Occasionally I open up the blog to others to write a post or two … (don’t worry Seager isn’t getting another chance … EVER!). Some of the motives for doing this stem from being able to offer a different view on life at the coalface but also because I find other people’s views fascinating and sometimes challenge my own thoughts or at the very least they make me stop and think. The below made me stop and think about the unseen “cost” to maths education of the GCSE changes – no matter how many times I tell myself that the current year 11 are protected because of the pegging of grades 1,4 and 7 with G, C and A I do sometimes feel that we will see less of this cohort (at a national level) going on to study Maths at post-16 or even being inspired to become maths teachers themselves. I know for a fact, that maths teachers everywhere will be doing whatever we can to protect our students from the stress of dealing with these changes but the uncertainty of tiering/not being able to confidently predict outcomes or even have a firm handle on what to expect with the exams means that it will inevitably rub off (but should it?) I sometimes wonder if people on the outside, looking in would think that the teaching community is incompetent when we can’t answer seemingly simple questions like “what tier of entry is best for my son/daughter? It rings a MASSIVE bell for me … up until my late teens my plan was to go back to Newport, marry my fiance and do my PGCE in what was known as Craft, Design and Technology but I was (partly) turned off the idea having been part of the first year of the new GCSE back in the late 80’s. To be fair I also met my (soon-to-be) husband in the last term at uni and the idea of returning home was shelved permanently!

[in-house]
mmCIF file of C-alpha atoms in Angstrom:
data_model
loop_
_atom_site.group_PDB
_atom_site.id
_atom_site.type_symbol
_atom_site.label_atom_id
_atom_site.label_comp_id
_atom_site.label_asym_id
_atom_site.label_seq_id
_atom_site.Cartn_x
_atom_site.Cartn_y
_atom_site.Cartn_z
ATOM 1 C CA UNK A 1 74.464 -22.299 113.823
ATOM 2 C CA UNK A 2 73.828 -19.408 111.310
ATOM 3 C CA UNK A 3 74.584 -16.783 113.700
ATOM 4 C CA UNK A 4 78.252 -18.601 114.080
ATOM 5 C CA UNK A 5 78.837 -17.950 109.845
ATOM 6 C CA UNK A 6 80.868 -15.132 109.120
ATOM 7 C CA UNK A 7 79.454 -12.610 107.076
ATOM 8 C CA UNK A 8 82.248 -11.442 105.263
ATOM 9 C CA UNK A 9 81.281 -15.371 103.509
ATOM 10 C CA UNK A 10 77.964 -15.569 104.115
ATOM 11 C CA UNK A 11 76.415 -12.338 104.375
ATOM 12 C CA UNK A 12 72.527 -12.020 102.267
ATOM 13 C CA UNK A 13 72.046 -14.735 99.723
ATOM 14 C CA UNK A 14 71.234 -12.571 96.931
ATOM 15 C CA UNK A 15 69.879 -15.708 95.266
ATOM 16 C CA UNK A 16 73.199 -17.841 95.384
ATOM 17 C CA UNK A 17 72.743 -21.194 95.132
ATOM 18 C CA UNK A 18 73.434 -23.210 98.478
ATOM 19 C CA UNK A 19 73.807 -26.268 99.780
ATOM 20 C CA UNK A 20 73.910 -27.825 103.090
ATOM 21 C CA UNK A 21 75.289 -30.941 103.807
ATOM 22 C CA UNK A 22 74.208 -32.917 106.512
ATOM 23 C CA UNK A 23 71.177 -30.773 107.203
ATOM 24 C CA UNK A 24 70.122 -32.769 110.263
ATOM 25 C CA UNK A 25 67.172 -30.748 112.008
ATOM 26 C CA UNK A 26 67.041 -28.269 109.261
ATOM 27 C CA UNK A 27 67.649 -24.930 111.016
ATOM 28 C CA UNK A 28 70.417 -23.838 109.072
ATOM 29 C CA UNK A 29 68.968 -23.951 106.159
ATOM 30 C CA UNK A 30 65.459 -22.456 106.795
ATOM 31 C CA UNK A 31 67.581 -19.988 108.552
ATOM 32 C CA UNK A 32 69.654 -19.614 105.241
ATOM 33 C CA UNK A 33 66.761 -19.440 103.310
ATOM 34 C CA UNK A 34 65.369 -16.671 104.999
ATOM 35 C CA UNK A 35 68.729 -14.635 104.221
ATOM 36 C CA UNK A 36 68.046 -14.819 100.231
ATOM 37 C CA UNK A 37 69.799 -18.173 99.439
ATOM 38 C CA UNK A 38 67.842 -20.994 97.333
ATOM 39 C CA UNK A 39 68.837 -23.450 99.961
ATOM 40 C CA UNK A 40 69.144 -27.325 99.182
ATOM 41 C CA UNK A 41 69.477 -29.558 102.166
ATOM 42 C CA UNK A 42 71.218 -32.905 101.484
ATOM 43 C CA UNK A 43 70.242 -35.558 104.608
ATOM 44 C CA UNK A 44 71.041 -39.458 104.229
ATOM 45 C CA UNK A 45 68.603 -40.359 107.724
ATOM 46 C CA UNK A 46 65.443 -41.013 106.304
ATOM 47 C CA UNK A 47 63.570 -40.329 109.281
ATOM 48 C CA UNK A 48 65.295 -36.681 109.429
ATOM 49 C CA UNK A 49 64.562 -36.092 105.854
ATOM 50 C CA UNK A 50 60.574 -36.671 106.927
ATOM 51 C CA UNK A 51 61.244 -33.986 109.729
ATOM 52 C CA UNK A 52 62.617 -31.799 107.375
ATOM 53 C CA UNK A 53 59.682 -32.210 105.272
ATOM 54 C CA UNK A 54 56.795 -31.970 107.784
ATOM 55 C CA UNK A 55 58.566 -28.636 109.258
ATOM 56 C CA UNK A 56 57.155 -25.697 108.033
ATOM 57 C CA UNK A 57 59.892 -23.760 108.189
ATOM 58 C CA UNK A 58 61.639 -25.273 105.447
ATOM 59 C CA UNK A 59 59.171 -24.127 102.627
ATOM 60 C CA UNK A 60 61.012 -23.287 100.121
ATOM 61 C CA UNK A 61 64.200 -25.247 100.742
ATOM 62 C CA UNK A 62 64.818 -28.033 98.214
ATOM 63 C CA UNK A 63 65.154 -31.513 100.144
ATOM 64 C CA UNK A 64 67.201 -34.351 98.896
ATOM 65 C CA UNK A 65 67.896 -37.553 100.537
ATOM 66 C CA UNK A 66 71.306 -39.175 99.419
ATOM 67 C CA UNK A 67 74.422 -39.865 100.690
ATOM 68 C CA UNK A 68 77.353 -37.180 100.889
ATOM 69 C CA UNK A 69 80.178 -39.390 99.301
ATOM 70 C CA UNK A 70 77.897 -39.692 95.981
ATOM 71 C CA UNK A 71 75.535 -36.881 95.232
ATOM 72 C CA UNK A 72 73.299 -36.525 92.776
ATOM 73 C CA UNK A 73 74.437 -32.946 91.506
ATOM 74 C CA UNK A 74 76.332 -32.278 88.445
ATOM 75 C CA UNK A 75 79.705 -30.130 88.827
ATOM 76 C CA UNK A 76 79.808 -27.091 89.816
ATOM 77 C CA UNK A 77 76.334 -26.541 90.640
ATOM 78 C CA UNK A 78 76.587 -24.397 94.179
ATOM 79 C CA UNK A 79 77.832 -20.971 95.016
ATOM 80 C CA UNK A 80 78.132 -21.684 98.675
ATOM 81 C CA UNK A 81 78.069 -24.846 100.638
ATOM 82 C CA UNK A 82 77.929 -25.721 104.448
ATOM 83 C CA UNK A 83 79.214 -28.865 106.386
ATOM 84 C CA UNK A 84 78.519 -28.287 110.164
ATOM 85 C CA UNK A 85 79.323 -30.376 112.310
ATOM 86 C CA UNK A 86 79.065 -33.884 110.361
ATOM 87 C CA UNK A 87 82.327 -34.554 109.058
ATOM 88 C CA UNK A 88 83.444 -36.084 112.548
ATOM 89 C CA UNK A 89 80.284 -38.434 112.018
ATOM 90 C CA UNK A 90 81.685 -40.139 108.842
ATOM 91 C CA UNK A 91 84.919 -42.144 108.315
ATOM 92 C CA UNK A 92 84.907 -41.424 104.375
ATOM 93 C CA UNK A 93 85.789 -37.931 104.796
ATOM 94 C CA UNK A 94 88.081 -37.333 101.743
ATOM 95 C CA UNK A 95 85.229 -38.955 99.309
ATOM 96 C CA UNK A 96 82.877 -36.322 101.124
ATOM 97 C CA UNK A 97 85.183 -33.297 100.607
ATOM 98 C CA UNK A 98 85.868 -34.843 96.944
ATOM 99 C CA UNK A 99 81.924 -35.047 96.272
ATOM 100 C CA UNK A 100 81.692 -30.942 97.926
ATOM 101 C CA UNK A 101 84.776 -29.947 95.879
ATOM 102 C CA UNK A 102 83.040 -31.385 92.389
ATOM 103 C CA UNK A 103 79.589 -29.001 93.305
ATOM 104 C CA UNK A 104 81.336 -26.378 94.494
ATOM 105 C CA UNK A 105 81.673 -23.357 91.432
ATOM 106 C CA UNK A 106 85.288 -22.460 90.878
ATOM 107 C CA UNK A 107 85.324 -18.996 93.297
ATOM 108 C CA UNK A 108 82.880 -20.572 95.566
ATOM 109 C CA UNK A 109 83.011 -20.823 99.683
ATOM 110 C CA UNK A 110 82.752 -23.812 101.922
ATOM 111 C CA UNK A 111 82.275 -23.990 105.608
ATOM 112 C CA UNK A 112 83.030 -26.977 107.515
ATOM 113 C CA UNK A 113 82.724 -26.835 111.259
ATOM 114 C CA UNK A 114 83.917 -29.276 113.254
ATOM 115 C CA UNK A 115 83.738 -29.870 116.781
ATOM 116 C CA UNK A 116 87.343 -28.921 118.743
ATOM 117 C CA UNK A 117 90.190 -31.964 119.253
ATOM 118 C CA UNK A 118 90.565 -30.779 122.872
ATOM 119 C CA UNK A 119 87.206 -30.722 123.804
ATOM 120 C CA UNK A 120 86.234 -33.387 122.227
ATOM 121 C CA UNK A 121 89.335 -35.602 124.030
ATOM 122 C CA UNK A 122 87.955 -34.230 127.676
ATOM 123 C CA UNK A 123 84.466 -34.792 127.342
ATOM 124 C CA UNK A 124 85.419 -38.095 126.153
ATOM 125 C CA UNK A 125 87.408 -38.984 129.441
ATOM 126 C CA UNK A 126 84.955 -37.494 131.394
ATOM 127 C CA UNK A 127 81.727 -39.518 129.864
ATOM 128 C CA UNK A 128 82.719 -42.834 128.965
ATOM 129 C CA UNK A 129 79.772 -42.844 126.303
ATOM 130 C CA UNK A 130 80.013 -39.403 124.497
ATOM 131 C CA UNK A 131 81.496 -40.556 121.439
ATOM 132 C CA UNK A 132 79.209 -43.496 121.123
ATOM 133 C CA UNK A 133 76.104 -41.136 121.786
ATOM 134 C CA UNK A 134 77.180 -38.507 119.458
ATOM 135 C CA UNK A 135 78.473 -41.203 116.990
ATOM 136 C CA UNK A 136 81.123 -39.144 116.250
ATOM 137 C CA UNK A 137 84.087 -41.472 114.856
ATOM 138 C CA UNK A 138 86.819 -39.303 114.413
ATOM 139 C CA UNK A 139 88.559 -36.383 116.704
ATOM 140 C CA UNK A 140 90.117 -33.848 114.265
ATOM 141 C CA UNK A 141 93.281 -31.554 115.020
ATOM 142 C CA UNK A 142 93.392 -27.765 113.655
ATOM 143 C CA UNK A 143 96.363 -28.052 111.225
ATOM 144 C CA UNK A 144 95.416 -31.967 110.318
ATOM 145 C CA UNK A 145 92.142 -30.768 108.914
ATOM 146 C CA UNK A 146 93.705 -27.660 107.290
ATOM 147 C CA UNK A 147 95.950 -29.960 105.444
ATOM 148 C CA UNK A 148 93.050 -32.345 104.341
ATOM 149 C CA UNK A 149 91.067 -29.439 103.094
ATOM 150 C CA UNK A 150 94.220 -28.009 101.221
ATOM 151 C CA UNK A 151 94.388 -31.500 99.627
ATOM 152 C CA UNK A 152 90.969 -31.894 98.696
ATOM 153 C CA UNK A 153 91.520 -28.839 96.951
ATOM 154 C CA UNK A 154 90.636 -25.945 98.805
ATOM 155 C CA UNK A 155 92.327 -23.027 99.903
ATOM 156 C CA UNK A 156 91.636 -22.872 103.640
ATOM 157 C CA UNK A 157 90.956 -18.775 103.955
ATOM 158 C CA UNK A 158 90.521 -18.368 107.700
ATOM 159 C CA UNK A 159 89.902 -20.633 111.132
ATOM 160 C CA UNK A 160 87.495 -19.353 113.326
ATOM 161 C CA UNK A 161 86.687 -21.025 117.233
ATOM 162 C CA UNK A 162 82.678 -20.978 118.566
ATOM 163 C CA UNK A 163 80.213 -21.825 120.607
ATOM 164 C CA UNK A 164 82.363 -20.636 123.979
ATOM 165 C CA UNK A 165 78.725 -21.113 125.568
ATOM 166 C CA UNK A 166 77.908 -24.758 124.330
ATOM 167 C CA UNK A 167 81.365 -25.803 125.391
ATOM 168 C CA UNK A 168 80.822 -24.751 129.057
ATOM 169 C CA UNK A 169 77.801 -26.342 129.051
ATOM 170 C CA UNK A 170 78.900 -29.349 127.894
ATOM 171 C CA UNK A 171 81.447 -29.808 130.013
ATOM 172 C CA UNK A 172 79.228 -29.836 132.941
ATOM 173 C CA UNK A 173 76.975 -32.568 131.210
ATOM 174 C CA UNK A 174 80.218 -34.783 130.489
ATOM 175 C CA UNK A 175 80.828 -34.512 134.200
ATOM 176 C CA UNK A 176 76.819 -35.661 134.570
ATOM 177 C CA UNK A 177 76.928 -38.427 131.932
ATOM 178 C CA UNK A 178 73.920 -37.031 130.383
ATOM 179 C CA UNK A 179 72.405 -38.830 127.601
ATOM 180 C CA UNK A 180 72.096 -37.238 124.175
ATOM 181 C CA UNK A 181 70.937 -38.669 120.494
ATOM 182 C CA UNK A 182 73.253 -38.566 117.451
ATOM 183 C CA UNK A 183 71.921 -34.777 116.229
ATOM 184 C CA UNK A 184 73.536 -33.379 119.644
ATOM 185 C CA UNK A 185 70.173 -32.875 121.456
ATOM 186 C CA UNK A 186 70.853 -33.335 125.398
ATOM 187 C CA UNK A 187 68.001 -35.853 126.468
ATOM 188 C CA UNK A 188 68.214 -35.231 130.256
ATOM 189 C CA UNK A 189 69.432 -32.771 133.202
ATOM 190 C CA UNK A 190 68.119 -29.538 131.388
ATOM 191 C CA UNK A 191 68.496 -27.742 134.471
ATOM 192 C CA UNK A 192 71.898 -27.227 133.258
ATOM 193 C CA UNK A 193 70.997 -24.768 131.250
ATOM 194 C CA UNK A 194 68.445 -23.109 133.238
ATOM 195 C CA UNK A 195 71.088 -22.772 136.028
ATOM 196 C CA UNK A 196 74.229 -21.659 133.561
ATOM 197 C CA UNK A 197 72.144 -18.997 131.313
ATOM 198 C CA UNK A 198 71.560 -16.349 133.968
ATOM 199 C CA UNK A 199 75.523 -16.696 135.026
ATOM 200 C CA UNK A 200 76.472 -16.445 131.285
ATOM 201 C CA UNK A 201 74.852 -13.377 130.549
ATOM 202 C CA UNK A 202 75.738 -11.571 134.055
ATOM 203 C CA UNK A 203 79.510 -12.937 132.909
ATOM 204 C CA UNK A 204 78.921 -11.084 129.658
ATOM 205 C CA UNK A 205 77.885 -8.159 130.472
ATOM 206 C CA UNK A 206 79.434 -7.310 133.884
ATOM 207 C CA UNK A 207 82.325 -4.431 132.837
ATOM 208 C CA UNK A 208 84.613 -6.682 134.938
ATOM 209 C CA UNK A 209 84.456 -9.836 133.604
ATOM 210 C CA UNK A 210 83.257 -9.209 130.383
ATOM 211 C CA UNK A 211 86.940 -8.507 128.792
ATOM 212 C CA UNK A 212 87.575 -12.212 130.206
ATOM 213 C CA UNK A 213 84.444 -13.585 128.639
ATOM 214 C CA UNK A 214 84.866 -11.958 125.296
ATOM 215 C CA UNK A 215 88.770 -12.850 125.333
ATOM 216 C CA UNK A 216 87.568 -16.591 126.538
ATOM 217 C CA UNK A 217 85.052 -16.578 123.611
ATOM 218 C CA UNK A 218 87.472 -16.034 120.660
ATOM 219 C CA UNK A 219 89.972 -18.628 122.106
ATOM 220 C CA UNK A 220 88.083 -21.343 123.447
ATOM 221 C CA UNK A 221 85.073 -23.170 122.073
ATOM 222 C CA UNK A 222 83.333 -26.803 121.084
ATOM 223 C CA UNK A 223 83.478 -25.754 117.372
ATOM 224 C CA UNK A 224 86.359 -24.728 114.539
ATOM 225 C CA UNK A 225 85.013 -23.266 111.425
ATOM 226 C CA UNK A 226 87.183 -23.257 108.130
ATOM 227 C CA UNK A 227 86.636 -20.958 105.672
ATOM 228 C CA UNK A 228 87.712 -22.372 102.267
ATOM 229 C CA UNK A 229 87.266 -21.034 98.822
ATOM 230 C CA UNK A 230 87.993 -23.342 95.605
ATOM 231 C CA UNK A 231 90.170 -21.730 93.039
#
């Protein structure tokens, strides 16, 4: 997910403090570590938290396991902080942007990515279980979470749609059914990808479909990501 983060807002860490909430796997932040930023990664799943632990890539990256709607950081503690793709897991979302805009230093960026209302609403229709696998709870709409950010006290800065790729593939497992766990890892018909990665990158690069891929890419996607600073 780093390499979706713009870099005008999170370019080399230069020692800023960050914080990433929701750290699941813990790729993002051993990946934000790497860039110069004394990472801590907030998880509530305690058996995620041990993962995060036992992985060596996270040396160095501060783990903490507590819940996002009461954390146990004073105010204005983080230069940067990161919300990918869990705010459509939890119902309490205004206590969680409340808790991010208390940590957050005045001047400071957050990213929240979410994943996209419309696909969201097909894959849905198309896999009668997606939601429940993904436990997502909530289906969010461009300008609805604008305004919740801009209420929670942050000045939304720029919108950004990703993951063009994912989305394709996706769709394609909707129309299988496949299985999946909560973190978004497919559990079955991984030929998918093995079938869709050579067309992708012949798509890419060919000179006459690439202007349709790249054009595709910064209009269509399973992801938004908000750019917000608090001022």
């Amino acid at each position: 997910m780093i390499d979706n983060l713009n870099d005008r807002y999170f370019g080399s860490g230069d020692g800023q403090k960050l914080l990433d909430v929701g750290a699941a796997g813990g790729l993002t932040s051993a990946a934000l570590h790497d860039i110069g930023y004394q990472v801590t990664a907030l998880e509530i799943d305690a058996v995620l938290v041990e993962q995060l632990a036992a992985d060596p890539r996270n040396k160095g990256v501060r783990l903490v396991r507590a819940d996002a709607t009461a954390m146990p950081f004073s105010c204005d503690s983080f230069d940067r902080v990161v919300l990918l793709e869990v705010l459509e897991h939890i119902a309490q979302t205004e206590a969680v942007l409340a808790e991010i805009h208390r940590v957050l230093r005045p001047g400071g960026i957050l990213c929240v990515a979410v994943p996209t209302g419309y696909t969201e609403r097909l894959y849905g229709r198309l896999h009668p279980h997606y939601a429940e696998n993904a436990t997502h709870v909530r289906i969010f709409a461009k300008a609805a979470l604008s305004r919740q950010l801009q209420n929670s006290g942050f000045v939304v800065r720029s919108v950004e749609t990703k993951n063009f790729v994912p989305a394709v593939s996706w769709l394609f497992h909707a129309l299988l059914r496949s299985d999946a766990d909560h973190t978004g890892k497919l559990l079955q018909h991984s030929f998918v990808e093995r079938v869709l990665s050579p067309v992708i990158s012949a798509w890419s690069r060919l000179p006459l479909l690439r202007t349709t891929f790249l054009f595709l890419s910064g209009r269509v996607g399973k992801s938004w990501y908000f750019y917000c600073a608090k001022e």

For the cynics out there I’ll repeat what I’ve said loads of time: I agree with the changes “in principle” but they feel rushed and badly thought out in their execution but that’s a result (IMO) of education being used as a political football when in fact what we need is a period of stability and no meddling from those in Whitehall. Yes we know it isn’t perfect but we need to tweak the system going forward and not have these massive wholesale changes again. Lessons need to be learned. I doubt they will though!
So dear reader … I present to you from Peter Hall ( @maths_ast ) lots of questions to make you think, ending with some positivity about the longer term possibilities!
Things can only get better?
Feels like we’ve spent the last few years skating on thin ice without too many casualties. We’ve learned how much more valuable a grade C is than a grade D and we’ve pushed hard. It is an odd place to be. Clearly a students’ life chances are improved vastly with the grade C, but it’s also good for our schools’ performance and ours too.
But at such a price! We’ve convinced ourselves that it is quite OK for students to attempt papers where we expect them to only get halfway (stop at the staples….) and to get only mostly correct answers. So they can achieve about 40% which is enough for a grade C and we’re all happy. A very bizarre examination system that encourages us all to believe that 40% is a “good pass “.